Entity Patterns

Entity patterns are dictionaries with two keys: "label", specifying the label to assign to the entity if the pattern is matched, and "pattern", the match pattern. The entity ruler accepts two types of patterns:

  1. Phrase patterns for exact string matches (string).

    {"label": "ORG", "pattern": "Apple"}
    
  2. Token patterns with one dictionary describing one token (list).

    {"label": "GPE", "pattern": [{"lower": "san"}, {"lower": "francisco"}]}
    

Using the entity ruler

The EntityRuler is a pipeline component that’s typically added via nlp.add_pipe. When the nlp object is called on a text, it will find matches in the doc and add them as entities to the doc.ents, using the specified pattern label as the entity label.

from spacy.lang.en import English
from spacy.pipeline import EntityRuler

nlp = English()
ruler = EntityRuler(nlp)
patterns = [{"label": "ORG", "pattern": "Apple"},
            {"label": "GPE", "pattern": [{"lower": "san"}, {"lower": "francisco"}]}]
ruler.add_patterns(patterns)
nlp.add_pipe(ruler)

doc = nlp(u"Apple is opening its first big office in San Francisco.")
print([(ent.text, ent.label_) for ent in doc.ents])

The entity ruler is designed to integrate with spaCy’s existing statistical models and enhance the named entity recognizer. If it’s added before the "ner" component, the entity recognizer will respect the existing entity spans and adjust its predictions around it. This can significantly improve accuracy in some cases. If it’s added after the "ner" component, the entity ruler will only add spans to the doc.ents if they don’t overlap with existing entities predicted by the model. To overwrite overlapping entities, you can set overwrite_ents=True on initialization.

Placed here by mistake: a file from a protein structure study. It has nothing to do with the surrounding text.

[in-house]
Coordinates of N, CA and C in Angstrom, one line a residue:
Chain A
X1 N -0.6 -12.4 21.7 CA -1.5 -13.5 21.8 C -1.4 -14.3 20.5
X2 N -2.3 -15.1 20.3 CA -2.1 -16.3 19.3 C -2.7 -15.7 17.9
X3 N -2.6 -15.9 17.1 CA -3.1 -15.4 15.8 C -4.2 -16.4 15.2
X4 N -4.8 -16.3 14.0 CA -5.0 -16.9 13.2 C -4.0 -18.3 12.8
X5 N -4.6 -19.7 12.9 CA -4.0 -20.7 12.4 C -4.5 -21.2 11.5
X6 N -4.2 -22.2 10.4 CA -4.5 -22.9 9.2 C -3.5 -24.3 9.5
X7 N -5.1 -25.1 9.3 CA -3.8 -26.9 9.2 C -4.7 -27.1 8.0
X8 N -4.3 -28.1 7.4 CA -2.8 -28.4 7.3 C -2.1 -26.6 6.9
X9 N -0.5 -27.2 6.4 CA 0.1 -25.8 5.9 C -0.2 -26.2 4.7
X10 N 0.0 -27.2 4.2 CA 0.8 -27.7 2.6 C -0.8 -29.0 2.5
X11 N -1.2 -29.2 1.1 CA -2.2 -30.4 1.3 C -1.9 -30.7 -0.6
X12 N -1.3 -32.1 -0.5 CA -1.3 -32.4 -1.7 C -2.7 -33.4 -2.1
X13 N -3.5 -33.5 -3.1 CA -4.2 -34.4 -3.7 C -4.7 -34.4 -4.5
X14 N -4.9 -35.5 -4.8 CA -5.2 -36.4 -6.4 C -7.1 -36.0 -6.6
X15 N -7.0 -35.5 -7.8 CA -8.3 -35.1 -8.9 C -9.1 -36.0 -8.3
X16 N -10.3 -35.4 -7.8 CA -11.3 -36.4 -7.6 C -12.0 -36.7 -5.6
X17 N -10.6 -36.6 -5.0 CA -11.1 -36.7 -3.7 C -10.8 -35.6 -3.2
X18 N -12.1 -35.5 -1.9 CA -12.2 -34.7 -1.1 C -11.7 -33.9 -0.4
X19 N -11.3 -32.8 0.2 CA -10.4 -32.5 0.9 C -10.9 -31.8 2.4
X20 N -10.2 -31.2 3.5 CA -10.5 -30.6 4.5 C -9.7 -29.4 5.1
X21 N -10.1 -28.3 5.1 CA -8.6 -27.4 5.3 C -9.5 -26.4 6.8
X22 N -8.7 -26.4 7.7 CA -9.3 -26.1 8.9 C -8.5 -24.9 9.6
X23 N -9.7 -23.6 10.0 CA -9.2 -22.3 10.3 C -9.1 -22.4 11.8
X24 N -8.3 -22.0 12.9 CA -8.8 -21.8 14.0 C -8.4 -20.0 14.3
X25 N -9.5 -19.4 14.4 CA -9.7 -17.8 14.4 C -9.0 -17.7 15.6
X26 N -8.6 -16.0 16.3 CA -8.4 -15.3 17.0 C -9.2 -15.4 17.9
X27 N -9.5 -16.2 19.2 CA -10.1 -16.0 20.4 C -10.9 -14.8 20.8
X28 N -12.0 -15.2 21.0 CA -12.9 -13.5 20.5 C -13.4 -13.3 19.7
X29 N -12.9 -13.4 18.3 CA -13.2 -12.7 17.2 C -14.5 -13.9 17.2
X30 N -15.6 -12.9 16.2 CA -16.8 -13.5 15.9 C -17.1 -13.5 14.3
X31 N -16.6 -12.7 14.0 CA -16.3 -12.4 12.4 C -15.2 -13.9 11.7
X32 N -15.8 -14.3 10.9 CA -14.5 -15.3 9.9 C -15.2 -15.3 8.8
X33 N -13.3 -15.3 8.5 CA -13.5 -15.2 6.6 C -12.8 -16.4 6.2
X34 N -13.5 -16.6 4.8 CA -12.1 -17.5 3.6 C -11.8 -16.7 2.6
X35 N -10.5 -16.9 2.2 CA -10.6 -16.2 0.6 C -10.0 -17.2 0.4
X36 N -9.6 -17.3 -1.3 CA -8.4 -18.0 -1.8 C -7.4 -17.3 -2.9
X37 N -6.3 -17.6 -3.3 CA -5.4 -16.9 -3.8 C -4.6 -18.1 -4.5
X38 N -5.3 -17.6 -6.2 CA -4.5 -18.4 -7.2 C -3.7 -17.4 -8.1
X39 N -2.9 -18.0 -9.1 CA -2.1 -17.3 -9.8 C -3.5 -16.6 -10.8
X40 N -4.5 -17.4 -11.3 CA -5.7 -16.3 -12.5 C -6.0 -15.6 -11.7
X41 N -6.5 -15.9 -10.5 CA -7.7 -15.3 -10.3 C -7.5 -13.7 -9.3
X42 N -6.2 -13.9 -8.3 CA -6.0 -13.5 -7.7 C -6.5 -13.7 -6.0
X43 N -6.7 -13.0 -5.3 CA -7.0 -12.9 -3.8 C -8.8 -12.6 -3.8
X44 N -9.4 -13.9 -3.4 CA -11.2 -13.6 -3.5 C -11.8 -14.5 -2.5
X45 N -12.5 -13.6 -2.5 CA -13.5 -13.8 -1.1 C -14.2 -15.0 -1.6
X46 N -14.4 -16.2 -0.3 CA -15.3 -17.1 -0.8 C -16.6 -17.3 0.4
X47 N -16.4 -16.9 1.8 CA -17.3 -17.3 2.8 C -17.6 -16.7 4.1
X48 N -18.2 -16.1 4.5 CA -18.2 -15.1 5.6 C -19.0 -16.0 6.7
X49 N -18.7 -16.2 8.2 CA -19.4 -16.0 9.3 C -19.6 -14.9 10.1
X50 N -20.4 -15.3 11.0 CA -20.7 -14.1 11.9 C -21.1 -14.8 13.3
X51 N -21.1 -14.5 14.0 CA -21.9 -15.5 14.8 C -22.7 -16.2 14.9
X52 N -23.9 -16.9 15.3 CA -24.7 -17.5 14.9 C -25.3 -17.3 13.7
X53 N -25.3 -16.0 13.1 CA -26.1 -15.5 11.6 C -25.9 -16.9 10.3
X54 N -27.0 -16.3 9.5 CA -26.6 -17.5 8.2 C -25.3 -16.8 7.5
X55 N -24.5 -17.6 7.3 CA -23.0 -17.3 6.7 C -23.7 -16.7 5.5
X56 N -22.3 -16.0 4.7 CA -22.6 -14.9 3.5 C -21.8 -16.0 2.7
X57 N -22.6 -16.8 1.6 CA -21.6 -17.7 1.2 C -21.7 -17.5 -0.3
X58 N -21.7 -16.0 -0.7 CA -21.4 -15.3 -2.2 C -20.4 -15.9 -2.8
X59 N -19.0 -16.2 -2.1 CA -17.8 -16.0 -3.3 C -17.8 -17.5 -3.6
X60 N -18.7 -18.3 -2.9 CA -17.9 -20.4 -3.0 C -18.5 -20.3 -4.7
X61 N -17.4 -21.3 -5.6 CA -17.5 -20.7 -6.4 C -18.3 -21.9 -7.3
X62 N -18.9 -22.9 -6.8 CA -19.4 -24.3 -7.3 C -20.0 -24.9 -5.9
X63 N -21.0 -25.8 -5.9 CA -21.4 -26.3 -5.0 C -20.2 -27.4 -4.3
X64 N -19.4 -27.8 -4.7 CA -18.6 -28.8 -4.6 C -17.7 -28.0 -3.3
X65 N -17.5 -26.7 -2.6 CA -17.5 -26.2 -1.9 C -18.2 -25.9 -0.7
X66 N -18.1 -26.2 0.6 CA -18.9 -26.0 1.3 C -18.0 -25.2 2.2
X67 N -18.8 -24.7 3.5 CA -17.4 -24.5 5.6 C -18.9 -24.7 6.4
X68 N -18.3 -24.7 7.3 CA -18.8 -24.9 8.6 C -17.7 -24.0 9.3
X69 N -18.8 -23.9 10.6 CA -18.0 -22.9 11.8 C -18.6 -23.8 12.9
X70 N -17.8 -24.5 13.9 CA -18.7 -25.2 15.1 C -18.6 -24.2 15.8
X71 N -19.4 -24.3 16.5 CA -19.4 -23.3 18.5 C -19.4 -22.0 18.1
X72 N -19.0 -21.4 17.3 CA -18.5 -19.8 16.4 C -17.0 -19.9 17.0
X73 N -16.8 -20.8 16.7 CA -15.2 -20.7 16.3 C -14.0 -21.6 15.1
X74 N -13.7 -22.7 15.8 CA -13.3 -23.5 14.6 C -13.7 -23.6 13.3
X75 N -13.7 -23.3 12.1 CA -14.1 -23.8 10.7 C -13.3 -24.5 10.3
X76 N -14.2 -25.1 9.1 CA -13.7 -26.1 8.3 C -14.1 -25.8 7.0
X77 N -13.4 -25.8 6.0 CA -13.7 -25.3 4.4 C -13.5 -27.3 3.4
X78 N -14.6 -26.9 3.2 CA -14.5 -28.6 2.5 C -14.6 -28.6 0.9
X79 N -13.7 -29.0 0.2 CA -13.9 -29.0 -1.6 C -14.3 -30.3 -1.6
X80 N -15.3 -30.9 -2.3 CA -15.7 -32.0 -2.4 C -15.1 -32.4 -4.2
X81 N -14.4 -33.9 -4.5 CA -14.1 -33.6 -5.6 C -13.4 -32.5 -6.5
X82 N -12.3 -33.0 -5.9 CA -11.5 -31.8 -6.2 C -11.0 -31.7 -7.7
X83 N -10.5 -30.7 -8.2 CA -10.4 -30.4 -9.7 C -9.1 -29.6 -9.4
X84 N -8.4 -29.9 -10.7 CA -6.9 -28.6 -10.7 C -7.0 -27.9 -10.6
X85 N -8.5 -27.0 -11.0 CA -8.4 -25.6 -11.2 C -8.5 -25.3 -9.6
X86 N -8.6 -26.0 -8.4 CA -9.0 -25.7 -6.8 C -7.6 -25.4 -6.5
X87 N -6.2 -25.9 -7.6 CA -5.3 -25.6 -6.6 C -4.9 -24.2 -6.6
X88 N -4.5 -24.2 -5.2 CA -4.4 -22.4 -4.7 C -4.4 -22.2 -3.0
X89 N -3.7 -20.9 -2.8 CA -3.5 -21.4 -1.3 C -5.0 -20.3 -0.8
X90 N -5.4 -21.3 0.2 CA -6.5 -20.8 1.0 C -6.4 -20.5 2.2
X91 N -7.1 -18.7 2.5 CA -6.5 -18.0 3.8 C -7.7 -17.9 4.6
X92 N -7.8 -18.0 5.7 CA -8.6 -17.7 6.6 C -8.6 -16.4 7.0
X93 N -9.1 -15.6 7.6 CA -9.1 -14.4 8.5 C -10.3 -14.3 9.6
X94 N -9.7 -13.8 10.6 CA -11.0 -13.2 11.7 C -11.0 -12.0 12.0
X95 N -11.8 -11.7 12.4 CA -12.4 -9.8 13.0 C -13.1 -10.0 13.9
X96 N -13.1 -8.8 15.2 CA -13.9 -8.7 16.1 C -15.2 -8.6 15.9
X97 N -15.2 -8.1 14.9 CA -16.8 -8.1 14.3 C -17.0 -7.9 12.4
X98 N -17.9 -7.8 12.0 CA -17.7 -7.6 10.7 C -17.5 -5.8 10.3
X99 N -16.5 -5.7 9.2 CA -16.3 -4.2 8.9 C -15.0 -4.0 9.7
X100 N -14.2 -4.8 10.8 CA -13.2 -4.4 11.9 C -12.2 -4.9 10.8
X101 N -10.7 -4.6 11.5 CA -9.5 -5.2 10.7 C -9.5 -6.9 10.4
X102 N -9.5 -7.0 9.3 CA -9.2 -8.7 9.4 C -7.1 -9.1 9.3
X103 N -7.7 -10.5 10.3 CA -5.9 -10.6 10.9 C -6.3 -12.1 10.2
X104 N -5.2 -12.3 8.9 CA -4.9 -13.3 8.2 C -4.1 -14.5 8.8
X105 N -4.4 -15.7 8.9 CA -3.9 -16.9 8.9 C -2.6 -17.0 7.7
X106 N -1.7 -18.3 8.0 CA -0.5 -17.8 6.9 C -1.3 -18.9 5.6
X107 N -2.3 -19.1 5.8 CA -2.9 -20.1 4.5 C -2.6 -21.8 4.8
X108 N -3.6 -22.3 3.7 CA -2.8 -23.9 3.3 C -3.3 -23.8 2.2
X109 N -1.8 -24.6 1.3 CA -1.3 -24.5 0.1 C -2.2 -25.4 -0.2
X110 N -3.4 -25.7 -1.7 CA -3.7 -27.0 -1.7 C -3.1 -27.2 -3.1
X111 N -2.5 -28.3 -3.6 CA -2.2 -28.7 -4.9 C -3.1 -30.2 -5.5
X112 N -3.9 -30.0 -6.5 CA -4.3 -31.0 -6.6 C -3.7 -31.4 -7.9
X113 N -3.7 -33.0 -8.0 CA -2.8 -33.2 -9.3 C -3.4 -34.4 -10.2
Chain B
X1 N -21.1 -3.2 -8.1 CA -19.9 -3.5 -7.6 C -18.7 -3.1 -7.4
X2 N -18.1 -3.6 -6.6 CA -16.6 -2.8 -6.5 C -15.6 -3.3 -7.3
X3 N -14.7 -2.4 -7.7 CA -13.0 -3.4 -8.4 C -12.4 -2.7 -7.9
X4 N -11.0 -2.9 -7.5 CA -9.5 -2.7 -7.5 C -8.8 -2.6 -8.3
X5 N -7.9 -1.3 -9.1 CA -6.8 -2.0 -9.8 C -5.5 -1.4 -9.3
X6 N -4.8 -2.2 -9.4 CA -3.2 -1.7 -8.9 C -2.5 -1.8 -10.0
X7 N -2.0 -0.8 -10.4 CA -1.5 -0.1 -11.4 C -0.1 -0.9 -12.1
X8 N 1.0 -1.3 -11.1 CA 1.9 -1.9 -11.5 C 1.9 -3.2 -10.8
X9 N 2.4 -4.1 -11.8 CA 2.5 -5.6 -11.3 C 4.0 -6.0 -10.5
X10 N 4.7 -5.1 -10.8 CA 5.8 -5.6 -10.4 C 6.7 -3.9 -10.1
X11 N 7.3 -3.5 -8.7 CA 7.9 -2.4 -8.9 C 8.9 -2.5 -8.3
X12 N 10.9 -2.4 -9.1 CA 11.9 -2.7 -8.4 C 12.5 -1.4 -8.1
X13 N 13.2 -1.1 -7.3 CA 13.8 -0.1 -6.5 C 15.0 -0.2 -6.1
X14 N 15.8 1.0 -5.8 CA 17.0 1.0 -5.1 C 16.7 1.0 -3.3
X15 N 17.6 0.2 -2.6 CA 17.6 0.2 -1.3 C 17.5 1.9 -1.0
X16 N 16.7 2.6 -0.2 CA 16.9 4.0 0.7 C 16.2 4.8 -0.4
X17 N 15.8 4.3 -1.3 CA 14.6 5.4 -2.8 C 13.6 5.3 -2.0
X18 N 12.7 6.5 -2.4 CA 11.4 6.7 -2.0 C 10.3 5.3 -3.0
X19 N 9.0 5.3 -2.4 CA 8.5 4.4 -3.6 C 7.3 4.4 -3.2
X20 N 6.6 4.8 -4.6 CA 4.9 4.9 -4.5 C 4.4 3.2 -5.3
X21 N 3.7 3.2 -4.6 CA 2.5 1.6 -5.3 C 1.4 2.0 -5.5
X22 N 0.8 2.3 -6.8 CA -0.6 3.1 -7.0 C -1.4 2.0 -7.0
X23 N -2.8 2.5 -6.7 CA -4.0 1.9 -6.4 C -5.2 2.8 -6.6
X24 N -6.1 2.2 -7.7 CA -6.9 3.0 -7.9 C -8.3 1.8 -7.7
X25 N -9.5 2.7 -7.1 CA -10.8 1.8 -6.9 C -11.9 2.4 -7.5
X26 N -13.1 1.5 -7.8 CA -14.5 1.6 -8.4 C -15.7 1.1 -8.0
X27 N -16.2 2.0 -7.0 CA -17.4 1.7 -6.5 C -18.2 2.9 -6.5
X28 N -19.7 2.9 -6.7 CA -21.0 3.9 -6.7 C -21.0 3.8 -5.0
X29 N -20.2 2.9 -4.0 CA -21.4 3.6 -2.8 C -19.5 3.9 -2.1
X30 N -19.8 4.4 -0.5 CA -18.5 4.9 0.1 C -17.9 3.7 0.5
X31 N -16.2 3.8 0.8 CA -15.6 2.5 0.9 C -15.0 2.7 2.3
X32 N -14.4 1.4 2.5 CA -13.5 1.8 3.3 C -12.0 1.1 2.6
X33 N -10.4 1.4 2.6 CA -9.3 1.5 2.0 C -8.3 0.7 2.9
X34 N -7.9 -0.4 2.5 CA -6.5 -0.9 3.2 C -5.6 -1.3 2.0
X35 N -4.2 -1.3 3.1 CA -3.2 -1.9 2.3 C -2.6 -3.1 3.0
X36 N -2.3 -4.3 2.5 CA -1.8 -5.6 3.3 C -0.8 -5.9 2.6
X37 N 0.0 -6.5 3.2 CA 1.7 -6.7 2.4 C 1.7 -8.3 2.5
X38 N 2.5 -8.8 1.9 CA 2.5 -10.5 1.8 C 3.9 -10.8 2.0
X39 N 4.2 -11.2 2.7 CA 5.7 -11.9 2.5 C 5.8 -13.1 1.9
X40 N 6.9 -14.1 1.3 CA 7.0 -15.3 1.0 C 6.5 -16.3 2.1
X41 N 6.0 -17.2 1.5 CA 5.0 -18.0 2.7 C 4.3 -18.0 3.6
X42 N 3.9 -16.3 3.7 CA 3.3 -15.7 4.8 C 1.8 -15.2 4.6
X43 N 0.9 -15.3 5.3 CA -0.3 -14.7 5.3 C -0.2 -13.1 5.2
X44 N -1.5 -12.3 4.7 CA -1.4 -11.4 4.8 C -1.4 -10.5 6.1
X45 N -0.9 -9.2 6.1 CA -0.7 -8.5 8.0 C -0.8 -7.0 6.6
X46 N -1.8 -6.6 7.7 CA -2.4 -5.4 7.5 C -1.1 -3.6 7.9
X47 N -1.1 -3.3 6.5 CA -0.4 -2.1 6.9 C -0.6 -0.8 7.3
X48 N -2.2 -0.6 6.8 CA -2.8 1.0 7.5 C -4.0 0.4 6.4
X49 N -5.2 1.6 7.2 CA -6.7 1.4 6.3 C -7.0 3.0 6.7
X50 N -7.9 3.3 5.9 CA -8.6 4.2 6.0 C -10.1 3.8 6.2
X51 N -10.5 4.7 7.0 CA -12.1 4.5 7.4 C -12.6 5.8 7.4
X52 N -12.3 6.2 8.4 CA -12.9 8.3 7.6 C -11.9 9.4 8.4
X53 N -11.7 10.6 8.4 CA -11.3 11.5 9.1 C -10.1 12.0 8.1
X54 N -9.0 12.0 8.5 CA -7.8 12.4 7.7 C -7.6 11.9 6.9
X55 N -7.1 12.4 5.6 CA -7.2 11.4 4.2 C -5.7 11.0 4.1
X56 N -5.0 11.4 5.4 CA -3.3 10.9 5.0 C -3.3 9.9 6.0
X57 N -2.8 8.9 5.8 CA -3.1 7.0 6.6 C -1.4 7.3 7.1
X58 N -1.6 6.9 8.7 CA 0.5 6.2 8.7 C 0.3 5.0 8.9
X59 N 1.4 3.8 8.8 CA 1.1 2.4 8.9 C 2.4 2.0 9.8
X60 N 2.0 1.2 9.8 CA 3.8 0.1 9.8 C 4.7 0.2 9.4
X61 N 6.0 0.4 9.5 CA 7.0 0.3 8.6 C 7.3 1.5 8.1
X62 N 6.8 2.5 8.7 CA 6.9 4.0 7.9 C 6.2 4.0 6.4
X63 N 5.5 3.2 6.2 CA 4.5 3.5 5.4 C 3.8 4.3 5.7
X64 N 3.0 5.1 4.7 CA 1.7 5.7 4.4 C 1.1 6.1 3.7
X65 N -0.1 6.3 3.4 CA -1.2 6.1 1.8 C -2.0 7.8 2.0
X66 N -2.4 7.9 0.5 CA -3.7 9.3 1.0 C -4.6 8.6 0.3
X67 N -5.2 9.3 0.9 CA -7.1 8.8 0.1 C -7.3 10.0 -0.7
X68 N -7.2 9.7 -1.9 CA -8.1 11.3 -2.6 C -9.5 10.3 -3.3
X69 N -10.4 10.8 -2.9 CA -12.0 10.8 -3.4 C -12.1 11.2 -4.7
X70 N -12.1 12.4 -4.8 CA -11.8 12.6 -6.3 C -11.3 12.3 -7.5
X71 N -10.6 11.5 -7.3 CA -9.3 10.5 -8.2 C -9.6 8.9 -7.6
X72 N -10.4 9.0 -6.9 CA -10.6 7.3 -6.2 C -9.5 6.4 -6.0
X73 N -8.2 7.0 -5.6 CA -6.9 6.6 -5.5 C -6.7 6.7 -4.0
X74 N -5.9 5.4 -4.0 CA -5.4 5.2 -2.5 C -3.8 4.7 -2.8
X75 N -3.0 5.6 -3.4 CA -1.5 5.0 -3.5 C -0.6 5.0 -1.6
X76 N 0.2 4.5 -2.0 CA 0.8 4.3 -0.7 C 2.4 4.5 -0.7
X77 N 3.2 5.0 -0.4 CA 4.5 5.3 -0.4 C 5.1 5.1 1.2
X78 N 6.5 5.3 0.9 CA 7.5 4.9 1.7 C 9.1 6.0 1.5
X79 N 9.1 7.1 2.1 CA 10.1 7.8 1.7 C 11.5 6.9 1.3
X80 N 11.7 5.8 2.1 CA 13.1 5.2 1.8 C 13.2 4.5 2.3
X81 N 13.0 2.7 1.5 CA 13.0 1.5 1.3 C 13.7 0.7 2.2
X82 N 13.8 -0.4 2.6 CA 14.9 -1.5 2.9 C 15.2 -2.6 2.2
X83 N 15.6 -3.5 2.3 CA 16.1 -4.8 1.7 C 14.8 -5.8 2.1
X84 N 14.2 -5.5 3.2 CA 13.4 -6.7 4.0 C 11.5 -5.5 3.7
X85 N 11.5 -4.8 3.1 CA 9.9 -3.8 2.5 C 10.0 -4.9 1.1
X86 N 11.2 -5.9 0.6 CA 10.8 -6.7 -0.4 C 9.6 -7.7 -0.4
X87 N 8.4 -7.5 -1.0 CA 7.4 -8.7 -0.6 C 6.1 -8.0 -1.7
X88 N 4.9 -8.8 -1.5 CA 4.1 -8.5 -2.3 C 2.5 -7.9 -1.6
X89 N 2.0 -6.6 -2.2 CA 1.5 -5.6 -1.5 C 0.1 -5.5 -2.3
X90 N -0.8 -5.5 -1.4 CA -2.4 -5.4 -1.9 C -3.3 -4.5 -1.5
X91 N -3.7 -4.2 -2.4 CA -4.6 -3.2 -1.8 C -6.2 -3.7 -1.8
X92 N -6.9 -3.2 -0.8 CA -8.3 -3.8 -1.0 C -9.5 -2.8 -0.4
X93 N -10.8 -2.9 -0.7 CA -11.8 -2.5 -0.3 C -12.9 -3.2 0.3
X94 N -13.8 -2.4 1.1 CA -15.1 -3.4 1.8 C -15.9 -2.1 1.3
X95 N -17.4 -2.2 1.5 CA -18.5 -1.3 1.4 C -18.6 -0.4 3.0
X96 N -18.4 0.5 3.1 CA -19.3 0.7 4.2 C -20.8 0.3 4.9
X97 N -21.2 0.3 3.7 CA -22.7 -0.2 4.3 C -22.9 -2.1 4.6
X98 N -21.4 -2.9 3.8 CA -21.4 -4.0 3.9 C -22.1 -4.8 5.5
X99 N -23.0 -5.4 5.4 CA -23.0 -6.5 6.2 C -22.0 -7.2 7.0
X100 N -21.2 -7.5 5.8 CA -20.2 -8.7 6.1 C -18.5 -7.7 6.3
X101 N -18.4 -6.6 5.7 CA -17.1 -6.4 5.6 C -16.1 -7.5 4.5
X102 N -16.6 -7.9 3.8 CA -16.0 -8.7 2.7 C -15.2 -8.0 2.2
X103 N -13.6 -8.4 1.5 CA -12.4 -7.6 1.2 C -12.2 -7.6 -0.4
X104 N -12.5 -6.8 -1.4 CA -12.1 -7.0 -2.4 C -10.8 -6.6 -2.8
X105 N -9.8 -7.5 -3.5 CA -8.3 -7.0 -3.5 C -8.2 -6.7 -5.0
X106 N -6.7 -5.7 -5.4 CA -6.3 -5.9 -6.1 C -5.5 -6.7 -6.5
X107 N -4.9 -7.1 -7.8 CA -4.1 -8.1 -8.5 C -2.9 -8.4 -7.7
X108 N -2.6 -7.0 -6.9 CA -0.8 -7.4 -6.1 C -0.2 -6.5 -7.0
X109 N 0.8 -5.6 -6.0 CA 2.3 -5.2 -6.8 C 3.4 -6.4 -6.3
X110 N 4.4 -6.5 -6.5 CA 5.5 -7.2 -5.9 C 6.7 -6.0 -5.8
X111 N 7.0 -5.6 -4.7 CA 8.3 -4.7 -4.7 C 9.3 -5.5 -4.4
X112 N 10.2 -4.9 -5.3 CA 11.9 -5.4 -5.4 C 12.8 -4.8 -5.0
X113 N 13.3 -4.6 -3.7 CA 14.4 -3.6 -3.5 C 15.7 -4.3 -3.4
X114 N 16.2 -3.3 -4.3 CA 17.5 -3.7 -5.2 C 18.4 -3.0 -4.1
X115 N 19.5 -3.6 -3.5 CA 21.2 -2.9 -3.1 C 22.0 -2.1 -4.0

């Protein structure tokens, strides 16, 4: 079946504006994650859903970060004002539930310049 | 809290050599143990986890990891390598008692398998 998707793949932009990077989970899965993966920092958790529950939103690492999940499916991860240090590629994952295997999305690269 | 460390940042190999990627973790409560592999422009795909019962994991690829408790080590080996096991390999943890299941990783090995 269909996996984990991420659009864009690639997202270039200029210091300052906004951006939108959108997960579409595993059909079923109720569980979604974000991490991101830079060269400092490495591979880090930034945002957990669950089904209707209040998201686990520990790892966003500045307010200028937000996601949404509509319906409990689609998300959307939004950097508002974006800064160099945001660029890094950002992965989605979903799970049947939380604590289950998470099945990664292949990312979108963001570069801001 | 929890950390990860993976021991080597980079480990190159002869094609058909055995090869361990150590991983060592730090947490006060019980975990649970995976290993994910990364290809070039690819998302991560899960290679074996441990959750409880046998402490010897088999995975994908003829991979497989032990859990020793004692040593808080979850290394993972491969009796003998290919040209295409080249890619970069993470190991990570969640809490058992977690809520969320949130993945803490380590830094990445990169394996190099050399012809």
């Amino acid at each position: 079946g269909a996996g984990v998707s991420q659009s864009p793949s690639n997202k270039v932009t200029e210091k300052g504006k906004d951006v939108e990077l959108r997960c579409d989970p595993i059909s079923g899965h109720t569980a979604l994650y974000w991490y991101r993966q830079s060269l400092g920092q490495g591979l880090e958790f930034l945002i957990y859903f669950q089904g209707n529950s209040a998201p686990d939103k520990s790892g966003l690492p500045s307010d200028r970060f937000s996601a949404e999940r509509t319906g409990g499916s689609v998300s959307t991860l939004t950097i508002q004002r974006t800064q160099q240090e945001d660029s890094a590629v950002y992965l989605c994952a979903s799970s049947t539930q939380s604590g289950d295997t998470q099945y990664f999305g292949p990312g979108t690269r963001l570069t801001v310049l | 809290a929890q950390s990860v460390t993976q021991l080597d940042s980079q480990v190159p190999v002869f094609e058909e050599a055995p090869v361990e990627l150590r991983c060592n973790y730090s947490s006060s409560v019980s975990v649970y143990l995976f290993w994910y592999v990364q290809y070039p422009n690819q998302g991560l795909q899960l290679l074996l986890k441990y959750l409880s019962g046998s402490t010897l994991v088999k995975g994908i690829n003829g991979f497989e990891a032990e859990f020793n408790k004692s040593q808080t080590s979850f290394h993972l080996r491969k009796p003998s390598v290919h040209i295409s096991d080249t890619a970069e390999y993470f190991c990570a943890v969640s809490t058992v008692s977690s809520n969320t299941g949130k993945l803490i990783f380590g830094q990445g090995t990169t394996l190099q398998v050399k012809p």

import spacy
from spacy.pipeline import EntityRuler

nlp = spacy.load("en_core_web_sm")
ruler = EntityRuler(nlp)
patterns = [{"label": "ORG", "pattern": "MyCorp Inc."}]
ruler.add_patterns(patterns)
nlp.add_pipe(ruler)

doc = nlp(u"MyCorp Inc. is a company in the U.S.")
print([(ent.text, ent.label_) for ent in doc.ents])

Using pattern files

The to_disk and from_disk let you save and load patterns to and from JSONL (newline-delimited JSON) files, containing one pattern object per line.

patterns.jsonl

{"label": "ORG", "pattern": "Apple"} {"label": "GPE", "pattern": [{"lower": "san"}, {"lower": "francisco"}]}
ruler.to_disk("./patterns.jsonl")
new_ruler = EntityRuler(nlp).from_disk("./patterns.jsonl")

When you save out an nlp object that has an EntityRuler added to its pipeline, its patterns are automatically exported to the model directory:

nlp = spacy.load("en_core_web_sm")
ruler = EntityRuler(nlp)
ruler.add_patterns([{"label": "ORG", "pattern": "Apple"}])
nlp.add_pipe(ruler)
nlp.to_disk("/path/to/model")